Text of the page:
The Howarth Haunting: Chapter 10

Marie and Sir John sat in a small sitting room and were preparing to take afternoon tea. A collection of dainty sandwiches and small cakes were already on a tiered tray next to a line drawing of the HMS Dreadnought, signed ‘E Howarth’. 

“So I spoke again to Lady Howarth, and she explained her latest initiative,” said Sir John to his wife. “She has sent for the Bishop. Apparently he can perform an exorcism which is guaranteed to work, no matter how diabolical or malevolent the haunting. He should arrive tomorrow.”

Sir John sat back and looked at the small pile of sandwiches and cakes in front of him, without touching one.

“I’m invited to attend to observe, and in Lady Howarth’s words, ‘learn’.”

He continued to look at the pile in front of him without moving.

“You are not ‘ungry?” said Marie. “You are waiting for the tea?”

“More the former,” admitted Sir John. “It’s our first case, and we don’t have an answer to our mystery. I’m not even sure if the ghost is this peasant boy or the gambling ancestor… or somebody else”

The maid came into the room carrying a tray with a teapot, cups, and sugar and walked carefully over to the couple.

Butter Fingers 2“Butter Fingers!”

“I know what you mean,” said Marie. “I am sure there is more to this than it seems. But we are not completely lost. We ‘ave some clues. For example, we ‘ave ‘EH + AC’.”

A loud crash interrupted the two, and they saw the maid had dropped the tray a few feet away from them. She looked white with shock at the act.

“I’m so sorry, sir,” she said and started to gather up the pot and things. “Really, really sorry.”

“Never mind,” said Marie. “No one is ‘urt.”

She took the tray out, and the Jennings continued their gloomy reverie.

“Of course, we don’t know who AC is … and it ends tomorrow for sure?” said Marie, thinking of the mournful boy she had seen.

“It seems that way. The Thanatograph is not to come to the exorcism, either. Apparently Lady Howarth did not appreciate its presence. I’m paraphrasing; what she said was a bit more direct than that.”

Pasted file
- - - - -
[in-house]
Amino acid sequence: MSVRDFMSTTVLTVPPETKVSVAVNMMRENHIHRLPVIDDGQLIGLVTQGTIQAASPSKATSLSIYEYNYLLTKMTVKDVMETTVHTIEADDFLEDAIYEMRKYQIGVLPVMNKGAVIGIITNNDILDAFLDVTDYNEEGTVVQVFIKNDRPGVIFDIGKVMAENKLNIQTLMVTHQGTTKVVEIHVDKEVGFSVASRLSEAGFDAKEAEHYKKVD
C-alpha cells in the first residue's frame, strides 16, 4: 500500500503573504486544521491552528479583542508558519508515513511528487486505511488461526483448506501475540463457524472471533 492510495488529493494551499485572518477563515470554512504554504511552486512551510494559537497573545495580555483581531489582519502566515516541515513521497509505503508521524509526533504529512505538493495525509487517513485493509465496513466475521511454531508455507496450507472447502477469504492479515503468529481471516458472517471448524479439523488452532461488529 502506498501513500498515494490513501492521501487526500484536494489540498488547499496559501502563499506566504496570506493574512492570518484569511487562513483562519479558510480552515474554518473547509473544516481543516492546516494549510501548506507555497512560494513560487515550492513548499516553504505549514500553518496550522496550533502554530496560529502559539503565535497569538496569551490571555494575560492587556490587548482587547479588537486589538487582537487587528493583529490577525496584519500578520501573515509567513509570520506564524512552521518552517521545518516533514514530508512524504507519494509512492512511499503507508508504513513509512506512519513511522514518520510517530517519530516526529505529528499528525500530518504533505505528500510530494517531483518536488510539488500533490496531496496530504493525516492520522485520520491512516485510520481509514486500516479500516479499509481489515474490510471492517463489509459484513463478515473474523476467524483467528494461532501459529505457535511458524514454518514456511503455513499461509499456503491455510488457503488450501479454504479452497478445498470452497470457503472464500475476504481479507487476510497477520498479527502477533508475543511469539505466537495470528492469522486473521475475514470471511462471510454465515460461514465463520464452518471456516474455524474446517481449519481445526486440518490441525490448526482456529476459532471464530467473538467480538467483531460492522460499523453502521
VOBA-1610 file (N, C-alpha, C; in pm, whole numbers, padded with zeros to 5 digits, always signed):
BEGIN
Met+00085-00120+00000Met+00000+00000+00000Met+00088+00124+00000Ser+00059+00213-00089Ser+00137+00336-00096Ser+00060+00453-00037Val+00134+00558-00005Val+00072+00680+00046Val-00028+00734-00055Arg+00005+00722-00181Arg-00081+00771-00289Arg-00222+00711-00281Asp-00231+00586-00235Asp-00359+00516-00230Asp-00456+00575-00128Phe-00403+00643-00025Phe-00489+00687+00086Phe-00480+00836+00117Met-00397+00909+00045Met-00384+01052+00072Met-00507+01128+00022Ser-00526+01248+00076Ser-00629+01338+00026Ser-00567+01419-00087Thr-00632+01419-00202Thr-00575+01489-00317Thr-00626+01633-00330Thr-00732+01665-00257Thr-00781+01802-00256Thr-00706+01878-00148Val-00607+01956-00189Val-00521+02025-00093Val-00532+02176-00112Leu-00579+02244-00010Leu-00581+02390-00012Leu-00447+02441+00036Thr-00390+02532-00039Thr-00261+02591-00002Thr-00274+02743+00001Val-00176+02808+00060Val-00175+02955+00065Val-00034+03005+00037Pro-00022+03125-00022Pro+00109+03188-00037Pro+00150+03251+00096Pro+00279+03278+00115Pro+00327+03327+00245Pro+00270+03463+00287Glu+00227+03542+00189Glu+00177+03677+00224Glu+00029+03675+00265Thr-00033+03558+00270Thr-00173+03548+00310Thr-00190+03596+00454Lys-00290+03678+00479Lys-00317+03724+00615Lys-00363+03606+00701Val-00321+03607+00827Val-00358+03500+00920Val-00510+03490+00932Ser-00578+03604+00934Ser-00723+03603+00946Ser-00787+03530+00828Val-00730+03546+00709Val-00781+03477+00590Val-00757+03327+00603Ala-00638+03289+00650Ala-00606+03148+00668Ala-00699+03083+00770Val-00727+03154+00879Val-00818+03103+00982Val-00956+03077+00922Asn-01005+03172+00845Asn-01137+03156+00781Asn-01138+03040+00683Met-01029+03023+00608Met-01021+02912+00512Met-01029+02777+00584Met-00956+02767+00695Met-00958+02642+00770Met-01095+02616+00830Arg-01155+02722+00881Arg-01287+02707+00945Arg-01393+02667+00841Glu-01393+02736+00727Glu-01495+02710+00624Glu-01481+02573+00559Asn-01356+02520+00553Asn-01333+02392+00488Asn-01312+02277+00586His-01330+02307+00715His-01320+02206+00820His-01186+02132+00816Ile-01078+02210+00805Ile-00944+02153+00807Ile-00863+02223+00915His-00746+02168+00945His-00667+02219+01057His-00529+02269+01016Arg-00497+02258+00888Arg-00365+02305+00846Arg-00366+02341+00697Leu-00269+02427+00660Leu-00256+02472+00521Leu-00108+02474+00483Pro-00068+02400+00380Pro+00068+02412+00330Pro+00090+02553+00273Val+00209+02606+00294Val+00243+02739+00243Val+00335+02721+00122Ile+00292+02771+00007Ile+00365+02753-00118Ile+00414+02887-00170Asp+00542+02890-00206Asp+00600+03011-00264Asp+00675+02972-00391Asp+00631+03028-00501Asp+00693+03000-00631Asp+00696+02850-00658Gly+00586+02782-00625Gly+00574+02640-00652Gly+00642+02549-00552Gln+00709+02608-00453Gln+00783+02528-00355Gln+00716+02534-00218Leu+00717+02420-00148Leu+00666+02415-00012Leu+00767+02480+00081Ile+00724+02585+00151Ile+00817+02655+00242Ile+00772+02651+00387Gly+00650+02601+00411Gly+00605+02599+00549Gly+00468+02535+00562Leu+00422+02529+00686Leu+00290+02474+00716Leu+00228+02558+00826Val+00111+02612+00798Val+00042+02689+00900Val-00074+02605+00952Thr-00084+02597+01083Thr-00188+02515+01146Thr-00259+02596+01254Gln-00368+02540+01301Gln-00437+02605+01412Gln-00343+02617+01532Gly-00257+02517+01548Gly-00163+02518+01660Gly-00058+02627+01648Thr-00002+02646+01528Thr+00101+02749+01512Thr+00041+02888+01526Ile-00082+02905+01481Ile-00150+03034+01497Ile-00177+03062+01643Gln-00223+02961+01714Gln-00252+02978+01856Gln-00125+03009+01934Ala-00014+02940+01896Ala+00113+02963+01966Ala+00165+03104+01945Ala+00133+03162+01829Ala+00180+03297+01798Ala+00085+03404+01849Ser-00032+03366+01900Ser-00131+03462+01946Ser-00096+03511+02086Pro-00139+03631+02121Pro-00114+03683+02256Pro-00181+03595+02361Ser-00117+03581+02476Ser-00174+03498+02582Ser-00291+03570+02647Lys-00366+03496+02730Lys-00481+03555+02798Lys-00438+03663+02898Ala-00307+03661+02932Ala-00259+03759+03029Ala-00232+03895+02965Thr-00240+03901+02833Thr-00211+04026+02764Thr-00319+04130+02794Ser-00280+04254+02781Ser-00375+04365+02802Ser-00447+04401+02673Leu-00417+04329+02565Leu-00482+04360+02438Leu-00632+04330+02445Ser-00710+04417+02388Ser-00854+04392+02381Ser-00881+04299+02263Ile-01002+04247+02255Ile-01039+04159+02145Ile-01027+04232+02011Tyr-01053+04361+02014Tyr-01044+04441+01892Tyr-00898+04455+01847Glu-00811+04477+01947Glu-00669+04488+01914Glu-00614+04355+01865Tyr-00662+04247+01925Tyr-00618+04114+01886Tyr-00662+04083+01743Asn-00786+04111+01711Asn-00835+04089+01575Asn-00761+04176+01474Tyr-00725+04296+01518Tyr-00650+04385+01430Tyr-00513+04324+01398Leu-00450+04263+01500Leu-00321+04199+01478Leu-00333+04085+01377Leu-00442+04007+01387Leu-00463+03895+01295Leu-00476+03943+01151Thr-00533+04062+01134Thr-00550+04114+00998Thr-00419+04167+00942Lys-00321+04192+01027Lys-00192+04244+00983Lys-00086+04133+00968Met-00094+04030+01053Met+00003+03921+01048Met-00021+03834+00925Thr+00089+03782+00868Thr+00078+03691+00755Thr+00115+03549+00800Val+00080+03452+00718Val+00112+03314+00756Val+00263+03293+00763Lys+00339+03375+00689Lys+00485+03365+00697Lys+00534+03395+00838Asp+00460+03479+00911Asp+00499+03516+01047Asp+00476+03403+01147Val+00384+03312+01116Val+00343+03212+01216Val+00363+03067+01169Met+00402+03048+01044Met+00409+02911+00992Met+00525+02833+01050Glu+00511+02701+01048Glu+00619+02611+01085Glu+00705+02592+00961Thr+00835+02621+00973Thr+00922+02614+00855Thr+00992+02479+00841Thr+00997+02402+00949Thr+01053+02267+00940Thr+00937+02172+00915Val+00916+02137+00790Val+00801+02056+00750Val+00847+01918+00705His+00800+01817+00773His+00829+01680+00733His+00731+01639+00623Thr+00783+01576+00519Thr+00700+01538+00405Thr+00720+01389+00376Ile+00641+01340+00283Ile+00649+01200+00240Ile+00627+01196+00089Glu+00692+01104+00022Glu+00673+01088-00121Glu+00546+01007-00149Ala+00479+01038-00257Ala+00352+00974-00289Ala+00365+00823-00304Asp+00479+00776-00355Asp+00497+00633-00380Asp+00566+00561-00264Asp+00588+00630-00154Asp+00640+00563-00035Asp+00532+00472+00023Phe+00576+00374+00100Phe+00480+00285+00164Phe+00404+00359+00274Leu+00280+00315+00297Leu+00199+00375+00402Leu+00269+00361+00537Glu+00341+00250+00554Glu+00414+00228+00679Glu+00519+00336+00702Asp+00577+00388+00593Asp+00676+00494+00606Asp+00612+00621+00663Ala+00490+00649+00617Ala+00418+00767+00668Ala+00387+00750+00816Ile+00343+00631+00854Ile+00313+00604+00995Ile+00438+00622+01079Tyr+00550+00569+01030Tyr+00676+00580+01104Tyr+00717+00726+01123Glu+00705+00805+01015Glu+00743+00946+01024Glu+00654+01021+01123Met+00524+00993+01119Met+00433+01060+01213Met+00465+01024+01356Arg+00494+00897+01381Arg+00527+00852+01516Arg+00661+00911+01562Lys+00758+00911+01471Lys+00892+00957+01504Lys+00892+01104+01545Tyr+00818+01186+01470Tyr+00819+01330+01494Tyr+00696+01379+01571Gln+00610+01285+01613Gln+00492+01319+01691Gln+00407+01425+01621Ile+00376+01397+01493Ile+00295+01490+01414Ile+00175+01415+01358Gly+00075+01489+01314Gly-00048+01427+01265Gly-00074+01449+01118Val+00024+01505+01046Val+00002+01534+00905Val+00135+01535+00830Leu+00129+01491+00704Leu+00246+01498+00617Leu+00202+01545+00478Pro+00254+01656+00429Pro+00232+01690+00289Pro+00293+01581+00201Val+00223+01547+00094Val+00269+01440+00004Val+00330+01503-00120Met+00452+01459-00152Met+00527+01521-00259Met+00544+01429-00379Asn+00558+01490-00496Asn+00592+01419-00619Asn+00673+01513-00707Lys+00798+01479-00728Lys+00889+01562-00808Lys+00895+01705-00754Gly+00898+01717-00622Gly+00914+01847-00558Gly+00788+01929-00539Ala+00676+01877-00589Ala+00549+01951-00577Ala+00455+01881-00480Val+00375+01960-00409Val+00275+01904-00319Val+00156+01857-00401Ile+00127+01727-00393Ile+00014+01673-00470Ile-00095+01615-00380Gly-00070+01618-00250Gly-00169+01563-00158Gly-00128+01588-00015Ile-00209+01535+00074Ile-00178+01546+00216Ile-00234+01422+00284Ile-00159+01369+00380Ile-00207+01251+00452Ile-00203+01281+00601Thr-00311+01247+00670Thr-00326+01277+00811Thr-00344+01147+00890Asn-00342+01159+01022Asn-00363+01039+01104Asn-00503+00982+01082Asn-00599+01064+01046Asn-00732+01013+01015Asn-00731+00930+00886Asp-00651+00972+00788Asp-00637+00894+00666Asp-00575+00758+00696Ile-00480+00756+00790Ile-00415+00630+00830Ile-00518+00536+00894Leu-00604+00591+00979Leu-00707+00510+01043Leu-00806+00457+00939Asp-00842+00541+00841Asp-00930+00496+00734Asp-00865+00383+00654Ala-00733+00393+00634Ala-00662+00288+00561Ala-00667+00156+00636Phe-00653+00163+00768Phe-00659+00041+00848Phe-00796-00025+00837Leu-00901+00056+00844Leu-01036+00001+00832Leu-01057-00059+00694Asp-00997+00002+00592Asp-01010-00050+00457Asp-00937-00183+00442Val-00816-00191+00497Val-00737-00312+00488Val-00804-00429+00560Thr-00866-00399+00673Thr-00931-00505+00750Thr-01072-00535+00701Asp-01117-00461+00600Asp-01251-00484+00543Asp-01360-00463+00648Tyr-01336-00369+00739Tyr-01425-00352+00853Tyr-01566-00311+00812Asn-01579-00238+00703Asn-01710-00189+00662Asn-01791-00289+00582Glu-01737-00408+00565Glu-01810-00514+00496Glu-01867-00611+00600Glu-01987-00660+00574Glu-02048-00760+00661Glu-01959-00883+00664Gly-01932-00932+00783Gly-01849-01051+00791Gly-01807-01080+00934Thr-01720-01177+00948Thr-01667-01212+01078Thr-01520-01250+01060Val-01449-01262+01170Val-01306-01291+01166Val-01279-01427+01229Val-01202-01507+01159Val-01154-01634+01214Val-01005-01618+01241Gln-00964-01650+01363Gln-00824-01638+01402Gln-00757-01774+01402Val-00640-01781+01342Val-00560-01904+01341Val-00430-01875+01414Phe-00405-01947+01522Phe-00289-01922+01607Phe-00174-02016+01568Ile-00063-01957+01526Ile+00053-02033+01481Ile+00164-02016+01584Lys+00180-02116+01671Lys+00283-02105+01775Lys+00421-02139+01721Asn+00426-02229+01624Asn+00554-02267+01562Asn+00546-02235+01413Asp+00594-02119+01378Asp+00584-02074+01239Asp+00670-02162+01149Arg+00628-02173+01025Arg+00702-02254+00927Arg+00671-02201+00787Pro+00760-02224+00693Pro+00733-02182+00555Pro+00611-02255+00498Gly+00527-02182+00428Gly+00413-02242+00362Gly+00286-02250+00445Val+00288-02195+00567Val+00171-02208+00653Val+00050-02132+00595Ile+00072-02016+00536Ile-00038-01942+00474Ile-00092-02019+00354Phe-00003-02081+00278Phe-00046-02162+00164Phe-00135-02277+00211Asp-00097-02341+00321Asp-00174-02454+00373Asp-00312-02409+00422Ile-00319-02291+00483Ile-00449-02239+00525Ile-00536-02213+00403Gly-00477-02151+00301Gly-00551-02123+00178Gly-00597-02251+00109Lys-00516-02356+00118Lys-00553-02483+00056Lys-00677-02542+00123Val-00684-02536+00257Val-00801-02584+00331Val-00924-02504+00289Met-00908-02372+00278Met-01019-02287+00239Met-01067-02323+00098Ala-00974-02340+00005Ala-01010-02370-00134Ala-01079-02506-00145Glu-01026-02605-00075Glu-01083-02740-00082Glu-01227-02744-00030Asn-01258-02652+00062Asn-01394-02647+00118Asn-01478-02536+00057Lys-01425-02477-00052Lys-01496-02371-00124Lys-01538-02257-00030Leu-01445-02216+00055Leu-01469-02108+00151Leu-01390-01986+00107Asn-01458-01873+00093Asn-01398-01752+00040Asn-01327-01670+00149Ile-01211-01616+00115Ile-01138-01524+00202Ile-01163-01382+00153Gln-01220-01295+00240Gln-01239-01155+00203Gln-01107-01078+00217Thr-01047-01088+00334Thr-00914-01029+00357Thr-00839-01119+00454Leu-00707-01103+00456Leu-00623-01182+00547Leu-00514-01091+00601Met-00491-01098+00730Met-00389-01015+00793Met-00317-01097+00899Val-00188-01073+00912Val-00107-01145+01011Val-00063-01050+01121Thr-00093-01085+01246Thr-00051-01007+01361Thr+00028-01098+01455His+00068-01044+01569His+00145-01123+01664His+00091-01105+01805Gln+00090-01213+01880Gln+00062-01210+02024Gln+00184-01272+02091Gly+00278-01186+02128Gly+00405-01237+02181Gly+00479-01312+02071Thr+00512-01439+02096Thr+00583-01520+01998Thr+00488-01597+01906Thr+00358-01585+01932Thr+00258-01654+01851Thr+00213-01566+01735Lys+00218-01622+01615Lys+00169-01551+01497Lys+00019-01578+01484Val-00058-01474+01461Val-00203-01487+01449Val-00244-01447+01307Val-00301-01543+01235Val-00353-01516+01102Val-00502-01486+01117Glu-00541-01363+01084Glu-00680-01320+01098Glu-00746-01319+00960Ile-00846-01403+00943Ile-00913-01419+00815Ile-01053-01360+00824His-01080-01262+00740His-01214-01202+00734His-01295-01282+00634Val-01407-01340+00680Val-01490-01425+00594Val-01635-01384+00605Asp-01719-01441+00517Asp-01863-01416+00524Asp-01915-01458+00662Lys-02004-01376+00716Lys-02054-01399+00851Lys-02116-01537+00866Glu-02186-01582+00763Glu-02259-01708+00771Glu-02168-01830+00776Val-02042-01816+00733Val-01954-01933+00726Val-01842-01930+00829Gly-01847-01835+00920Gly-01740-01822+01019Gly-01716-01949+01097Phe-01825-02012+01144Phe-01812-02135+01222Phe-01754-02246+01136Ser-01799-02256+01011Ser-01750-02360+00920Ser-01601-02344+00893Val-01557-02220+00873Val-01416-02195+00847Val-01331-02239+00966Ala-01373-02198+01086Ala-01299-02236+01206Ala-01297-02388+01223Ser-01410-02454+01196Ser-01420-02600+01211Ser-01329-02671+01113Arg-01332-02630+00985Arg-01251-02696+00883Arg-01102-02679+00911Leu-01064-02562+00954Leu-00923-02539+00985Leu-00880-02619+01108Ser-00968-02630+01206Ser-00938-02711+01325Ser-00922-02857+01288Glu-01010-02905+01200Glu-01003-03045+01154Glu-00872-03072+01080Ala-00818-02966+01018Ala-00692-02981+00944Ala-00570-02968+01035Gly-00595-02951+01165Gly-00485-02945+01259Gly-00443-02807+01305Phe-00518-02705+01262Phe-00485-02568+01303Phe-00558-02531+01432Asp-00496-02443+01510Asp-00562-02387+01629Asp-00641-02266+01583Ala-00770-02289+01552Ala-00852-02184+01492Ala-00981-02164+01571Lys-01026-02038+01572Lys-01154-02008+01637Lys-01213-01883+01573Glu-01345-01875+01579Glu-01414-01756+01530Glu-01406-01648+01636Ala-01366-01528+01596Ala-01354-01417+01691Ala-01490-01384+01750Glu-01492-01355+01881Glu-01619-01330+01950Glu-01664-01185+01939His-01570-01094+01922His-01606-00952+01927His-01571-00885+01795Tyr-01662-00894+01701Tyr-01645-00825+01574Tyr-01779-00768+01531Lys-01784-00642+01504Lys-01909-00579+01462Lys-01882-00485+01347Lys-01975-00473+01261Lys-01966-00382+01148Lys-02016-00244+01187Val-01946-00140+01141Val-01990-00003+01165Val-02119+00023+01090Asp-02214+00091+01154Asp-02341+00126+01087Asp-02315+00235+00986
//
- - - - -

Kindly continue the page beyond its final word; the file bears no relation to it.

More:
“We ‘ave so little time,” said Marie, as the maid brought another tray. “If only we knew what it meant, ‘the letters spell it out’.”

There was another crash, and the Jennings both looked at the maid. She had dropped the second tray and the tea things were scattered on the floor.

“Butter fingers!” she said absently and began picking up the things, flushing red.

“No problem,” said Sir John with a forced jollity. “Er, perhaps we’ll leave the tea for today, just the, er, sandwiches and cake will be fine.”

The Howarth Haunting: Chapter 9

Marie was sitting in the bedroom crocheting a shawl when her husband returned, pushing the Thanatograph into the room.

“Ow did it go?” she said.

“Not terribly well,” said Sir John. “In fact, it was awful. The exorcism was a disaster. The Thanatograph insulted Lady Howarth, and the priest had to be given gin to calm down.”

“I ‘eard,” said Marie. “Well, the screaming at least.”

“Lady Howarth was most animated,” continued Sir John, “and she used some very colourful language. It’s not really the sort of thing one says in front of a man of the cloth.”

“Oh dear,” said Marie. “ Still, I have some good news.”

“You do?” said Sir John, the colour returning to his cheeks.

“Yes, I did my little sneaking and I found something.”

“Really!” said Sir John, becoming animated.“What was it?”

“On the back of the painting…” started Marie.

“Yes!” said Sir John eagerly.

“Some initials were etched – EH + AC” Marie said.

“Is that it?” said Sir John, looking a little dubious.

Mon cher – don’t you see – EH is Edward Howarth – the father.”

“Yes?” said Sir John.

“So ‘oo is AC?” asked Marie.

“I dont know,” said Sir John.

“Exactly!” said Marie, looking triumphant.

alice“Just Nonsense!”

“My dear,” said Sir John, gently, “I’ve had rather a long day, so maybe I’m missing something, but don’t we now have two mysteries instead of one.”

“Yes,” said Marie, but I ‘ave an idea.”

“Oh, good!” said Sir John.

“We use the board.”

“Oh, dear,” said Sir John.

Mon cher, I know you don’t like this way, but it works sometimes, no?”

“It just so … unscientific,” said Sir John.

“What can be the harm?” said Marie,

“Very well then,” said Sir John, “but I remain skeptical on this issue.”

Marie  pulled the cloth off the table to reveal a set of bits of paper with hand-drawn letters in a neat circle. She took the glass near her and turned it upside down and put it in the centre of the table. She closed her eyes and rested her finger lightly on the glass.

“Ready,” she said, and heard her husband swallow hard and say, “Yes.” in a croaky voice. He had fished out his notebook in readiness.

Marie said, “Ok then – I ask ‘oo is AC?”

The glass shook a little and started to move across the table under Marie’s fingers. Sir John frantically scribbled down the letters that were touched by the glass. At first there was a slow graceful movement, but gradually the glass moved quicker, barely touching each card as it swung wildly from one to another. Finally, the glass lurched crazily around the table before Marie gasped as it flew out of her fingers and across the room. Letters scattered from the table in the wake of the glass.

“What do we ‘ave?” she asked.

“Let me see,” said Sir John, who started reading his notes.

“What are the words?” said Marie. “I can’t tell.”


“Oh, for goodness sake,” said Sir John. “Well, I presume that’s some sort of supernatural joke.  It says the letters spell it out. You see, it’s not anything meaningful – just nonsense.”